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Keeping an eye on premises just became affordable

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Evan Tree shows a security camera, part of a surveillance system kit that will sell at RadioShack for $249.

Evan Tree shows a security camera, part of a surveillance system kit that will sell at RadioShack for $249.

Michael Brandy, Deseret Morning News

DRAPER — Video surveillance cameras once were a tool limited to those who could afford them, namely large public institutions or corporations.

Now a Draper-based company has developed a new technology for everyday people wanting to deter crime.

The company, WiLife Inc., specializes in plug-and-play digital video surveillance technology for residential and light commercial use.

In fact, the company's starter kit, priced at $249, will be rolled out in RadioShack stores nationwide beginning Nov. 1.

Co-founded by Andrew Hartsfield and Evan Tree, WiLife has replaced today's analog surveillance systems with a compact and easy-to-install digital package.

In the past, surveillance systems typically cost anywhere from $4,000 to $6,000 and included an invasive installation process of running cable and drilling through walls.

Tree, the company's president, worked for 17 years in the security industry. He said he saw a need for a surveillance system about six years ago.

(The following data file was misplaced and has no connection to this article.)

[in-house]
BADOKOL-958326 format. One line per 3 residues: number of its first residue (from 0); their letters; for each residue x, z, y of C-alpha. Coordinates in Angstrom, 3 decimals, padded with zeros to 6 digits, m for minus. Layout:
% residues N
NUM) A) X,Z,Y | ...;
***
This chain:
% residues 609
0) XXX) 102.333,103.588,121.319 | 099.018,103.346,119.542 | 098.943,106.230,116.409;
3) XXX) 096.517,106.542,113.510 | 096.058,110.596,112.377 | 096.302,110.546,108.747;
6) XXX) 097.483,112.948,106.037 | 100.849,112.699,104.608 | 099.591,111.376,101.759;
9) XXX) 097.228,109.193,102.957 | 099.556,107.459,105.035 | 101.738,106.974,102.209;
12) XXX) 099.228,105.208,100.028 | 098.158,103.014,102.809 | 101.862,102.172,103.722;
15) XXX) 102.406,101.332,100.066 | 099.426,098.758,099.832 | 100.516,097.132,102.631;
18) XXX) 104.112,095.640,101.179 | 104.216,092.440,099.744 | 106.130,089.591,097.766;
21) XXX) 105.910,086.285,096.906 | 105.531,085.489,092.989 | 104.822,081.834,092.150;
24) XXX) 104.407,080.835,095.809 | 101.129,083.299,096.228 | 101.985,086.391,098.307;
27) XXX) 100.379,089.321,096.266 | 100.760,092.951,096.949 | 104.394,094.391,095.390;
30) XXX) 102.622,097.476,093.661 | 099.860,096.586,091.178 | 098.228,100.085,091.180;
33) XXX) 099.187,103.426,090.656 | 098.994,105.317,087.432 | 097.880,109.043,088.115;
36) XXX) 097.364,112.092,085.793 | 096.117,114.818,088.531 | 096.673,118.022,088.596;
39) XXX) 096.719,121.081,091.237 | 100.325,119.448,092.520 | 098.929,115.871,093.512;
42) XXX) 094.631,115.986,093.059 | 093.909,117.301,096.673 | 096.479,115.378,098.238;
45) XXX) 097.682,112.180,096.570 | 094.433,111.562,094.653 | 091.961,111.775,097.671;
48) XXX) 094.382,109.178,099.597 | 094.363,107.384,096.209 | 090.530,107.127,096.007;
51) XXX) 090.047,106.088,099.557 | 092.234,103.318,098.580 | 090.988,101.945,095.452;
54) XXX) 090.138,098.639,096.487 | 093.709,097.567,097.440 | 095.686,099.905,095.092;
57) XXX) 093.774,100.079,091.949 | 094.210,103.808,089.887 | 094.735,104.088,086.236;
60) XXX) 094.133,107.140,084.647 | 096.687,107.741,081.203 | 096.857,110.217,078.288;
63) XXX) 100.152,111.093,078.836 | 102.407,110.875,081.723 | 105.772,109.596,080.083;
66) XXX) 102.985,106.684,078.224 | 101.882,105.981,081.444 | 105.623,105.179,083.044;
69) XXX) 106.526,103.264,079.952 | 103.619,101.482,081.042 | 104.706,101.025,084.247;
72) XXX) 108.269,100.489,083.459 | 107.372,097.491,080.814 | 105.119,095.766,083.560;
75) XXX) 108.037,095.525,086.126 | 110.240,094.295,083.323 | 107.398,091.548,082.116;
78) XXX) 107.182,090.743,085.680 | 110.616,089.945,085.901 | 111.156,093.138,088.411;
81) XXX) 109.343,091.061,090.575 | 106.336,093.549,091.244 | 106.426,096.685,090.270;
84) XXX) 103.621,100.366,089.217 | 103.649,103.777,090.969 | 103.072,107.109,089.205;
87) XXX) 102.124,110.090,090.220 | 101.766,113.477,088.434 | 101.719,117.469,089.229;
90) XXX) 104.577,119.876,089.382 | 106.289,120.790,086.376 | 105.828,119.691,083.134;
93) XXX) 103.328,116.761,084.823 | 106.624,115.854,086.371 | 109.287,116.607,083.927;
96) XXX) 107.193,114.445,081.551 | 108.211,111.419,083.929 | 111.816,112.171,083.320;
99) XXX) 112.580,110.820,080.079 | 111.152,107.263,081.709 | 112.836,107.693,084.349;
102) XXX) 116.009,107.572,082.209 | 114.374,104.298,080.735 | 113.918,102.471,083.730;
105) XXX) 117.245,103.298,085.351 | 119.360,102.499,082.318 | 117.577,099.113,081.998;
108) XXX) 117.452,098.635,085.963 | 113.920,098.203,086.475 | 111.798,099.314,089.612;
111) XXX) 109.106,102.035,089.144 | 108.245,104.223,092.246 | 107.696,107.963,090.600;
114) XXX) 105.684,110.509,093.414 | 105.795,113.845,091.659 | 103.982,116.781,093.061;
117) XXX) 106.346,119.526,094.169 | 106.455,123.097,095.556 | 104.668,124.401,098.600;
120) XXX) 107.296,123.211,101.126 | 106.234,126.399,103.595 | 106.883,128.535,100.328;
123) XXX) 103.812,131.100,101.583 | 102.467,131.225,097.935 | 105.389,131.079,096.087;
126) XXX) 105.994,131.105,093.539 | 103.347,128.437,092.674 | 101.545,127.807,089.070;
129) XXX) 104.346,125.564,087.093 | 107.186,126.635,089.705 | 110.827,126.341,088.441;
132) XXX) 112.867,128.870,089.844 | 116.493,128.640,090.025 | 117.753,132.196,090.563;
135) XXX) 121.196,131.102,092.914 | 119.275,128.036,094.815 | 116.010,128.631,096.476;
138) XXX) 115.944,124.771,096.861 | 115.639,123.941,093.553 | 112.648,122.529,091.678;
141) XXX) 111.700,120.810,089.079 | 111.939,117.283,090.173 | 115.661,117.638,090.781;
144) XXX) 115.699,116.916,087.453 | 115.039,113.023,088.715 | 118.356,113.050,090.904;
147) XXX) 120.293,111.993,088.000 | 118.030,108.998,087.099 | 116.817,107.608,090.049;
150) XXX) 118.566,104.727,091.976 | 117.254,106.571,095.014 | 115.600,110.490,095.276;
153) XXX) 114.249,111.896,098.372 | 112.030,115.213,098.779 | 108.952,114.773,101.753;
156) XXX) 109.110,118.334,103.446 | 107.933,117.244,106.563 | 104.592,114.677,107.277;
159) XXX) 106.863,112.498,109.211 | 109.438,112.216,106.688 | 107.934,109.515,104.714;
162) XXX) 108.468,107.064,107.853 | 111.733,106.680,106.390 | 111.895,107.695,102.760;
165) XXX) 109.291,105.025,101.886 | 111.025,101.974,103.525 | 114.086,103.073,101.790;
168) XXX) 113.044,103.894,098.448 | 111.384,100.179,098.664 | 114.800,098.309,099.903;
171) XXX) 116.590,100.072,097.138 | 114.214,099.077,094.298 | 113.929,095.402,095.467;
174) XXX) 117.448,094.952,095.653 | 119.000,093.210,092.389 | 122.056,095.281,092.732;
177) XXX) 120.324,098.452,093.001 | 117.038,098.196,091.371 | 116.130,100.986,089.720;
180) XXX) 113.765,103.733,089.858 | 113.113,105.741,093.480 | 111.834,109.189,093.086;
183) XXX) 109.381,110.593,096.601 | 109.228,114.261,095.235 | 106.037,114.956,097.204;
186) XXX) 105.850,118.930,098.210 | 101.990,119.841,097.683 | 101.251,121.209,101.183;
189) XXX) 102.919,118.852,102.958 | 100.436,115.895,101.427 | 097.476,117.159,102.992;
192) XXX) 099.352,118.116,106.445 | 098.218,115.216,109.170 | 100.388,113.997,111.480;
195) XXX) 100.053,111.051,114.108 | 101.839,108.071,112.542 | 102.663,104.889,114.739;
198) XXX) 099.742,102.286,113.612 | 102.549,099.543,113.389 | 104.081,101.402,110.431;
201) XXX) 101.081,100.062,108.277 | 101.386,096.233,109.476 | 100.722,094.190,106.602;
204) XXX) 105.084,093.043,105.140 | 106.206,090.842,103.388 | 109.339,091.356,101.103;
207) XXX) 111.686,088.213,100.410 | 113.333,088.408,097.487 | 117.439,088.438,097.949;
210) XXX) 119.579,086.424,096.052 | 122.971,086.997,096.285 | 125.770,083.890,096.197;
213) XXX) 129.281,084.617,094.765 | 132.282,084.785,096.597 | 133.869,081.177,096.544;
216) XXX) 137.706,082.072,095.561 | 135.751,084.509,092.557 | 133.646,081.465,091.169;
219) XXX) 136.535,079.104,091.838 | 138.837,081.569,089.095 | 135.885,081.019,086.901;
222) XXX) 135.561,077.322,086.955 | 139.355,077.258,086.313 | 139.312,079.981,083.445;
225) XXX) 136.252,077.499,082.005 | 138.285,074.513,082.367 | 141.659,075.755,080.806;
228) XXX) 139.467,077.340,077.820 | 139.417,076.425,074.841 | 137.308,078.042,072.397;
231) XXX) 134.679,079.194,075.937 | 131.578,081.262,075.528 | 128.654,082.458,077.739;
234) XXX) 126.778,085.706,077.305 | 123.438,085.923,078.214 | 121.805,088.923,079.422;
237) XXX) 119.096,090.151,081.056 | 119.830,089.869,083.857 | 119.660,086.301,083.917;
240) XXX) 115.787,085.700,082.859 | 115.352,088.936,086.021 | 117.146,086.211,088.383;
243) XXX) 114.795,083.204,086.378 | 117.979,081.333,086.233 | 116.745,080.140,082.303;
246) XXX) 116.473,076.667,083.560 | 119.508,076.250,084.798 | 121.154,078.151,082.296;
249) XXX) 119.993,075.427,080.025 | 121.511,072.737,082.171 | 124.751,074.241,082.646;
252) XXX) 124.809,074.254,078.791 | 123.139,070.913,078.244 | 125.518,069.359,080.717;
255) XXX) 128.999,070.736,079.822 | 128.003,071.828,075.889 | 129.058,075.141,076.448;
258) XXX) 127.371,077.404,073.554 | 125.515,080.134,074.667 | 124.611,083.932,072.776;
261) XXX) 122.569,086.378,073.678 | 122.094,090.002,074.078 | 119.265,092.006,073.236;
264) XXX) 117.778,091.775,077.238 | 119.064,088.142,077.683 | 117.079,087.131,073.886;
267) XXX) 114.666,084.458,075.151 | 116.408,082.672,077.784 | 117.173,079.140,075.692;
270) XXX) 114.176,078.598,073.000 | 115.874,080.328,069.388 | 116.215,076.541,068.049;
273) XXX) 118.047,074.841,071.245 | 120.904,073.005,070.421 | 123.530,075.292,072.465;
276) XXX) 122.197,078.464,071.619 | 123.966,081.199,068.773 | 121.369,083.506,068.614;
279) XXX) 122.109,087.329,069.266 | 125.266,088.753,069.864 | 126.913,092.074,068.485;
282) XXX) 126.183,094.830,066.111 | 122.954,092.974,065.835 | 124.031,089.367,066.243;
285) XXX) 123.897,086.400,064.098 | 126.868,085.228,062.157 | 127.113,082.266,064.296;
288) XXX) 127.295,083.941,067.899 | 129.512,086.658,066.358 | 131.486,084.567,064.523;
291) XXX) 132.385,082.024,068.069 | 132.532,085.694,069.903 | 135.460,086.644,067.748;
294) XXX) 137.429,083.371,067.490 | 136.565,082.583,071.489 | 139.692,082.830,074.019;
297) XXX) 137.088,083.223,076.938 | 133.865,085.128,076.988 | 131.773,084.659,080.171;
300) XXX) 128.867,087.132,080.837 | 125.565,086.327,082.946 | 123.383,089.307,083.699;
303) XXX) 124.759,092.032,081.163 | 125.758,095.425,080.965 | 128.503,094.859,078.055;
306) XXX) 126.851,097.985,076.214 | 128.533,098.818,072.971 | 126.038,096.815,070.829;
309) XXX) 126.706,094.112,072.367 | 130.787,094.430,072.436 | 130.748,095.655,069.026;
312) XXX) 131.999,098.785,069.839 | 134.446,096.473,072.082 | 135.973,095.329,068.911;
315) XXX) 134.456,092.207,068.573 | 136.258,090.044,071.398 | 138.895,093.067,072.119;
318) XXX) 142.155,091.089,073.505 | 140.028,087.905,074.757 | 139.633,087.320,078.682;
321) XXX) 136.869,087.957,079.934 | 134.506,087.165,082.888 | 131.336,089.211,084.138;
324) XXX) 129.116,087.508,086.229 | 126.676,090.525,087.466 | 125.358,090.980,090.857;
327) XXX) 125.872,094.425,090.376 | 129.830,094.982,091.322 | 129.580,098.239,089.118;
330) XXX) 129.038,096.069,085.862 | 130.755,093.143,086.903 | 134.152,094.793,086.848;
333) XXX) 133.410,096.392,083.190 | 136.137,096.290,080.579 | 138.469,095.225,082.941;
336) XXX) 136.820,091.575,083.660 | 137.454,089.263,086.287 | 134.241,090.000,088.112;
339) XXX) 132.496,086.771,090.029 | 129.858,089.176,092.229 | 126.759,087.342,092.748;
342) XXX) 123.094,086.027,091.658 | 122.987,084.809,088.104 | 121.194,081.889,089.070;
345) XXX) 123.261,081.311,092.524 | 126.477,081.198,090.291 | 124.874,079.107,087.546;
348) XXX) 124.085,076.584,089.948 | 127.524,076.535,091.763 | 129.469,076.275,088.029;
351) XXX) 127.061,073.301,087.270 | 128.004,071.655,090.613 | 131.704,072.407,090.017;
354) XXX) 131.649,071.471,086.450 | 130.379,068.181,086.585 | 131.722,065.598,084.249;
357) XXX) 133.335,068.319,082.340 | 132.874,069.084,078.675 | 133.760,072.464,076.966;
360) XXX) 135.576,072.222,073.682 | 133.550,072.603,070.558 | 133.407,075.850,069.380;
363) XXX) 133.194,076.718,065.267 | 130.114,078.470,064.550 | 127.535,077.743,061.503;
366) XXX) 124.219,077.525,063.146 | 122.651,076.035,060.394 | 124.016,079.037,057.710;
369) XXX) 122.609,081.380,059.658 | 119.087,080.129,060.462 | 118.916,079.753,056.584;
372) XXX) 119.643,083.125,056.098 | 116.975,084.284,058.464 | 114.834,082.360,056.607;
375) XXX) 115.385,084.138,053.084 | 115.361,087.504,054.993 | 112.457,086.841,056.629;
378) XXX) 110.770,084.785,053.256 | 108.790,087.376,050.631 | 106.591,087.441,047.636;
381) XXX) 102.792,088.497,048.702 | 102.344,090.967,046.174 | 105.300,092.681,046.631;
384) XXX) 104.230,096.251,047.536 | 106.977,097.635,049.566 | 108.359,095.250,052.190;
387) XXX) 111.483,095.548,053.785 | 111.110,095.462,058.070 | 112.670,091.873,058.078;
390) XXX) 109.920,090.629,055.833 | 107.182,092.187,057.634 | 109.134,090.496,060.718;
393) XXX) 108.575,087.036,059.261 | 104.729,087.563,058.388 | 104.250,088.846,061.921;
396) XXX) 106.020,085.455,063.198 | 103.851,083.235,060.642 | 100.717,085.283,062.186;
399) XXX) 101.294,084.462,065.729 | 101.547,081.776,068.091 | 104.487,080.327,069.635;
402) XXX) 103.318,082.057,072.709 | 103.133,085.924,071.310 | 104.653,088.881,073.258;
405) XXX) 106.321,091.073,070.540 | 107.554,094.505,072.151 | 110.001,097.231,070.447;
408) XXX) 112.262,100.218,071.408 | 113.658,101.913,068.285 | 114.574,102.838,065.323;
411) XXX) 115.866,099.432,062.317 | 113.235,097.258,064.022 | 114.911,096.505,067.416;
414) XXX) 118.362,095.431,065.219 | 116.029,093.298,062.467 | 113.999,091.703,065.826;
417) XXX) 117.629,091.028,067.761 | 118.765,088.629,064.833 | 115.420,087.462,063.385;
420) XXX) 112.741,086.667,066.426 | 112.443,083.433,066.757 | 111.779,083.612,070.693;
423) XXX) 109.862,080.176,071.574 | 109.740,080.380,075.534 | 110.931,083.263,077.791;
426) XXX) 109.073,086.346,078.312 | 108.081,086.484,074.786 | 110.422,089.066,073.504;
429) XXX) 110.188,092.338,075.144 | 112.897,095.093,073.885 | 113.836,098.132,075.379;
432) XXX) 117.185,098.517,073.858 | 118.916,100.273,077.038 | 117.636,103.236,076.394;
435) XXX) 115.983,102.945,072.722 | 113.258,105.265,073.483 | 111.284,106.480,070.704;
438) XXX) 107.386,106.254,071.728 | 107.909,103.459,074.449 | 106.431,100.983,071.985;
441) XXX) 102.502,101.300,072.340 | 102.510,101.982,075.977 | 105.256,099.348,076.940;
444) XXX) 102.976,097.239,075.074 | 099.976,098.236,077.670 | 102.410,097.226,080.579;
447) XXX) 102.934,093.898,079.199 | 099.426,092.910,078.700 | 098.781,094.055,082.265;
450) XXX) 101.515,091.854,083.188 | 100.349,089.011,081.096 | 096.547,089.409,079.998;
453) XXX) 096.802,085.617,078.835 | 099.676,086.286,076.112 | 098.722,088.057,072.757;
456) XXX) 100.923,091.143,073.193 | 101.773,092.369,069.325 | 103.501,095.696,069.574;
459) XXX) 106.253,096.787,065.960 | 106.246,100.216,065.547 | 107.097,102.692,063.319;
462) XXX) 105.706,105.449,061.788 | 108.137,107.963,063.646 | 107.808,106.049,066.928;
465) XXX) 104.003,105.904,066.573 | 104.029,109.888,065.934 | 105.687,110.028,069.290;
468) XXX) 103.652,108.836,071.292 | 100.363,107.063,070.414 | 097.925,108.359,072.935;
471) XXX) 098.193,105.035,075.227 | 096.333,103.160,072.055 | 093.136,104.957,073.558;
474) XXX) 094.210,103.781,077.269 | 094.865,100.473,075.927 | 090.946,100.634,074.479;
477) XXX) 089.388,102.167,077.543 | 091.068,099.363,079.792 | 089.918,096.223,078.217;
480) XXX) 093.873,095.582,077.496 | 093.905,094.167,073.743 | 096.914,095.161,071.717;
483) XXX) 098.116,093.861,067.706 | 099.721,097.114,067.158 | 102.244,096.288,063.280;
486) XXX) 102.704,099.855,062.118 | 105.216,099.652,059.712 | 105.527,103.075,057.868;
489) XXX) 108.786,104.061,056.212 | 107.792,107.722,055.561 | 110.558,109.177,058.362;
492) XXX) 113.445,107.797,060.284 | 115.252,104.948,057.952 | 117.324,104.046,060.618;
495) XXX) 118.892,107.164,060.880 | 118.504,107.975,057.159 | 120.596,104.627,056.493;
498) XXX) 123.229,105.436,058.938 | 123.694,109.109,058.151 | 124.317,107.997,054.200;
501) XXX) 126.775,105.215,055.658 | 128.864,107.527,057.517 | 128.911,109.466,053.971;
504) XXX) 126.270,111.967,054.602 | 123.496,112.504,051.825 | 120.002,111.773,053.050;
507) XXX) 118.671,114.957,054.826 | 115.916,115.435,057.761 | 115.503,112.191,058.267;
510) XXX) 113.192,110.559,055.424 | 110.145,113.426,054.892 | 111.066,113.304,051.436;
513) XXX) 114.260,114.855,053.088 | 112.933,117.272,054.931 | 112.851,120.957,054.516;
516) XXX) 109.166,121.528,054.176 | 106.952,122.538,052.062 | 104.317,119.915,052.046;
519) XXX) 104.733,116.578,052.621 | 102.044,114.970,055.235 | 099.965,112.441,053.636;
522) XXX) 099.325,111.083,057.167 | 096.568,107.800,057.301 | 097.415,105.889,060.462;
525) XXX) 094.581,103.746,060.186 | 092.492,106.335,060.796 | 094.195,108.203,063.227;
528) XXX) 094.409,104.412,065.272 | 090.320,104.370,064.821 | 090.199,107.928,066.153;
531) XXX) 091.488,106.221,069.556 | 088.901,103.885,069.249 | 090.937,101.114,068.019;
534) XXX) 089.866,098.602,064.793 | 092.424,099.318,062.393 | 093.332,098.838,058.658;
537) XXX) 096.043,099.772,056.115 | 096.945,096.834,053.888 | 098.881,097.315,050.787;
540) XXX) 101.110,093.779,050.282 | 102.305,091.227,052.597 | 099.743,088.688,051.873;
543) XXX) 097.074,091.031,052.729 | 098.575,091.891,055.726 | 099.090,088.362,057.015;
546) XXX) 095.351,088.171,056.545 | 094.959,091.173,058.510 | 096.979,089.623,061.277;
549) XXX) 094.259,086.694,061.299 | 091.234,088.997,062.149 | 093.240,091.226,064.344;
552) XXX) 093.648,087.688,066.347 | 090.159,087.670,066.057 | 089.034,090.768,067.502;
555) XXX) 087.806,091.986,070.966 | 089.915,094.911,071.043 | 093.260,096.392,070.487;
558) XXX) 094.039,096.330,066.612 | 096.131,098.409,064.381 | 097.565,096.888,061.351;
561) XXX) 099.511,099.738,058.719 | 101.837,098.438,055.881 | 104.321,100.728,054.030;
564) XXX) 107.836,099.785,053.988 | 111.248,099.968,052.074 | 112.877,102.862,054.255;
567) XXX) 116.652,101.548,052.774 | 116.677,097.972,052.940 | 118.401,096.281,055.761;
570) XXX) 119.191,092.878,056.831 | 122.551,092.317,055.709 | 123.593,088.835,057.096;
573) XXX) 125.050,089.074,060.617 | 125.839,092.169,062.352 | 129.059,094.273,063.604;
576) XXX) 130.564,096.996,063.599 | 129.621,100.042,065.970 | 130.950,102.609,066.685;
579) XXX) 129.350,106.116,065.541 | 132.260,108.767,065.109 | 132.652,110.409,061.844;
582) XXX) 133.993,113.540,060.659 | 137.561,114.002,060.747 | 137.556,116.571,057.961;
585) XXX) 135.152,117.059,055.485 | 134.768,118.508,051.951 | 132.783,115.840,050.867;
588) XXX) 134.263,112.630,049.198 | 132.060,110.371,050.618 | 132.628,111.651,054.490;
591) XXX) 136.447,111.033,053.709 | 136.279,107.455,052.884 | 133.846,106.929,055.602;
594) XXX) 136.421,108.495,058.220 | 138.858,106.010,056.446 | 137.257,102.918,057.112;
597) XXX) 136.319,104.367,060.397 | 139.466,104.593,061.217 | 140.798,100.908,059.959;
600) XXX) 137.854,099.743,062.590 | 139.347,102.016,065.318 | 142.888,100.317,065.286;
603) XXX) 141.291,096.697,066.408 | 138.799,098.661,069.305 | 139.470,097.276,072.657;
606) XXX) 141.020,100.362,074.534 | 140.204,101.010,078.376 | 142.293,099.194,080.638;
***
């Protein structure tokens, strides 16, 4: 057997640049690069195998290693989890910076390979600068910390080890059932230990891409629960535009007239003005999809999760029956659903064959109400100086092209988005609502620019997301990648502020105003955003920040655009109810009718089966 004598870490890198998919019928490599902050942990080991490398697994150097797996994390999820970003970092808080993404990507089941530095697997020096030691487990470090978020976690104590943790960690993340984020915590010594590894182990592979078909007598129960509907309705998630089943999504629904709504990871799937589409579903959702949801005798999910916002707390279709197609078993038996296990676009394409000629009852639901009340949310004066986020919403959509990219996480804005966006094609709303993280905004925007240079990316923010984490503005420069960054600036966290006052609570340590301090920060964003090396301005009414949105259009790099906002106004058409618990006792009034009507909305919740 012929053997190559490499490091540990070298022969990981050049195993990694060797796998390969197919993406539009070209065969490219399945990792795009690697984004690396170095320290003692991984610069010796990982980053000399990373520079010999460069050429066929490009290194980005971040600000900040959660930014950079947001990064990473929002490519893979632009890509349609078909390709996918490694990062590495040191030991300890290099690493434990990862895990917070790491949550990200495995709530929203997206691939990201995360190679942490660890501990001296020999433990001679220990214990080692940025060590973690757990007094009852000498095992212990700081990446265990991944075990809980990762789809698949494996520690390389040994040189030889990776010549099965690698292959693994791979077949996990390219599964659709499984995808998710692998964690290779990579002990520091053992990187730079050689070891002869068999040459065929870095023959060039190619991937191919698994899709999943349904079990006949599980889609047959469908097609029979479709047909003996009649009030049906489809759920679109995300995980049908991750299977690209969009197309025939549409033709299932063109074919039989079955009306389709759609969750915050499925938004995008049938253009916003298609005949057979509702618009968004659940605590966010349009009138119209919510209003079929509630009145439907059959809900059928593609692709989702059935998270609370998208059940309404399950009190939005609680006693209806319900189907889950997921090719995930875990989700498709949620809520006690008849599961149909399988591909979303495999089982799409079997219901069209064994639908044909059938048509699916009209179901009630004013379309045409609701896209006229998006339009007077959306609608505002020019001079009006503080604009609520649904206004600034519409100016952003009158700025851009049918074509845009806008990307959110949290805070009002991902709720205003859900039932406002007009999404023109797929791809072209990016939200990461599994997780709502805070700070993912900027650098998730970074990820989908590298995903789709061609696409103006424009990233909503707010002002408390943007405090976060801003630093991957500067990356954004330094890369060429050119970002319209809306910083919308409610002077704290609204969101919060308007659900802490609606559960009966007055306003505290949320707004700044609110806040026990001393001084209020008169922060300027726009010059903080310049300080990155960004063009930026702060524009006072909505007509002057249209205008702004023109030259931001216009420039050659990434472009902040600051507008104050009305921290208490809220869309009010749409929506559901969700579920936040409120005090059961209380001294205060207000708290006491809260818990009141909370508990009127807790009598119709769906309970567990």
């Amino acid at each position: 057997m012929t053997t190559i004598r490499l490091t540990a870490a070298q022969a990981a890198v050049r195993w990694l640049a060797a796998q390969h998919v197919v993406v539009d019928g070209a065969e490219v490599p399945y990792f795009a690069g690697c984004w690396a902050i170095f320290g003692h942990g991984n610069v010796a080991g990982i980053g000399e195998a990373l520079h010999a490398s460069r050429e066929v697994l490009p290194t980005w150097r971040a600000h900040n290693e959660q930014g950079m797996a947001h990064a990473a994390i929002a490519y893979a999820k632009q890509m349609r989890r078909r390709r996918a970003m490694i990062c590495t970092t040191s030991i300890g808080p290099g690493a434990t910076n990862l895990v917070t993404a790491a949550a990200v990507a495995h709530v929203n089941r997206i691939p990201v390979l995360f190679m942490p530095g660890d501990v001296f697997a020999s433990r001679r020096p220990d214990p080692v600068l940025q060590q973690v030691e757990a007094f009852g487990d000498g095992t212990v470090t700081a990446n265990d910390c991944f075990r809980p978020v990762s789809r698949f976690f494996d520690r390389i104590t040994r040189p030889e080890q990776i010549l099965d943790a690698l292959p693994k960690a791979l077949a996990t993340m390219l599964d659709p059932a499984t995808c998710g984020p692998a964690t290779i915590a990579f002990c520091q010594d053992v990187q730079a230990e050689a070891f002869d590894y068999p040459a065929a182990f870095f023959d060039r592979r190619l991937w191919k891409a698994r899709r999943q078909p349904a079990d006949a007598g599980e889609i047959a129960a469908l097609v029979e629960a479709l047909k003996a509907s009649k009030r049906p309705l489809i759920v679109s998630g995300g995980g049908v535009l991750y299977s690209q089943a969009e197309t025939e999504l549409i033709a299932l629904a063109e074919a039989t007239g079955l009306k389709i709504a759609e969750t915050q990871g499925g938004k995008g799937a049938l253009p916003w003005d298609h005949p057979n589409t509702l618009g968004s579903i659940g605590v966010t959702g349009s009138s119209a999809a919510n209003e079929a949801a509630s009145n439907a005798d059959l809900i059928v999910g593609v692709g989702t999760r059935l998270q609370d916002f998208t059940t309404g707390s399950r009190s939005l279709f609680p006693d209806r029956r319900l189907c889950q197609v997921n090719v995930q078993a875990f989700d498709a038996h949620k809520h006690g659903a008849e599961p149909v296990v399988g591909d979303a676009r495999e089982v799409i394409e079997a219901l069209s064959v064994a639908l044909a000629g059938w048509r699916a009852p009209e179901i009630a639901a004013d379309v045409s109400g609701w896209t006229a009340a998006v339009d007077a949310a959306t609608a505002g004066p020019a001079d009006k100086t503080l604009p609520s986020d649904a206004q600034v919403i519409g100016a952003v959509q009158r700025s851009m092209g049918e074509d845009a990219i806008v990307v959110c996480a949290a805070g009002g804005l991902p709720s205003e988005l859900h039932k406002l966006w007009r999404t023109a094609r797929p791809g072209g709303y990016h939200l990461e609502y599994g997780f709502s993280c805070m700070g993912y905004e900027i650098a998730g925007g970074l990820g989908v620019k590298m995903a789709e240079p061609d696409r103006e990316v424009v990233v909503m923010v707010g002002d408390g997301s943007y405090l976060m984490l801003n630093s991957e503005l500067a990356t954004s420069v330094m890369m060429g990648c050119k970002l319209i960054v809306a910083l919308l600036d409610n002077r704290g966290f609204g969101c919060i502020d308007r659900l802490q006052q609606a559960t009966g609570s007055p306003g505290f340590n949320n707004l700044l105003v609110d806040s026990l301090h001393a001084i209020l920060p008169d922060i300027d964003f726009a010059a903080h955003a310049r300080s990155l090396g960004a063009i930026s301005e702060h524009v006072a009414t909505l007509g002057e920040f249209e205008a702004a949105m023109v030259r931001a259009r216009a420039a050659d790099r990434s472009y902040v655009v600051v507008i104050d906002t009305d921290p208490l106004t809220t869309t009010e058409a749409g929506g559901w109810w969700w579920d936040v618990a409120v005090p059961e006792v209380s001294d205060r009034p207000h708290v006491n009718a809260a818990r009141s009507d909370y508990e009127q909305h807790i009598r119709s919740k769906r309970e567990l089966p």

"Prior to that, everyone's mentality was pretty much that it was for the high-end commercial market or extremely large custom homes," Tree said. "But after 9/11 and through exposure to video surveillance footage, the calls started coming in from just average consumers with their own applications."

Yet, Tree said, once consumers learned of the cost, most of them gave up.

"I knew I was lucky," Tree said, "if I got one in 25 to buy it."

WiLife's new product has broken the barriers of past systems not only in its cost, but in its easy three-step installation process:

Load software on a PC

Plug in a USB receiver module in a wall outlet and connect it to your PC via a USB port

Position cameras wherever you have an electrical outlet.

Once up, video feeds are transmitted over electric lines. Users can see live video images through a PC or even a mobile phone. An e-mail notification option can alert users to movements caught by the cameras.

A window mount, patented by the company, also allows cameras to be situated inside of a window, where the camera can be focused at inside or outside activity.

"Our cameras will see through the window," said Hartsfield, chief executive officer. "The camera is protected from the elements, protected from theft and vandalism, and yet you're seeing what's outside."

According to WiLife's Web site, in 2003, U.S. businesses and homeowners spent more than $24.1 billion on security products and services. Of that amount, professionally installed video surveillance, or closed-circuit television, represented $3.8 billion.

Hartsfield said over next five to seven years he sees a $3 billion to $5 billion unserved market in the U.S. in the do-it-yourself video surveillance market.

"There's some crappy products out there," said Mark Webb, WiLife's chief financial officer. "There's nothing that is real professional grade, easy to install, just plug and play for the homeowner or the small business. The technology is such that we've been able to do very high-grade systems for a price that makes sense for consumers."

E-mail: danderton@desnews.com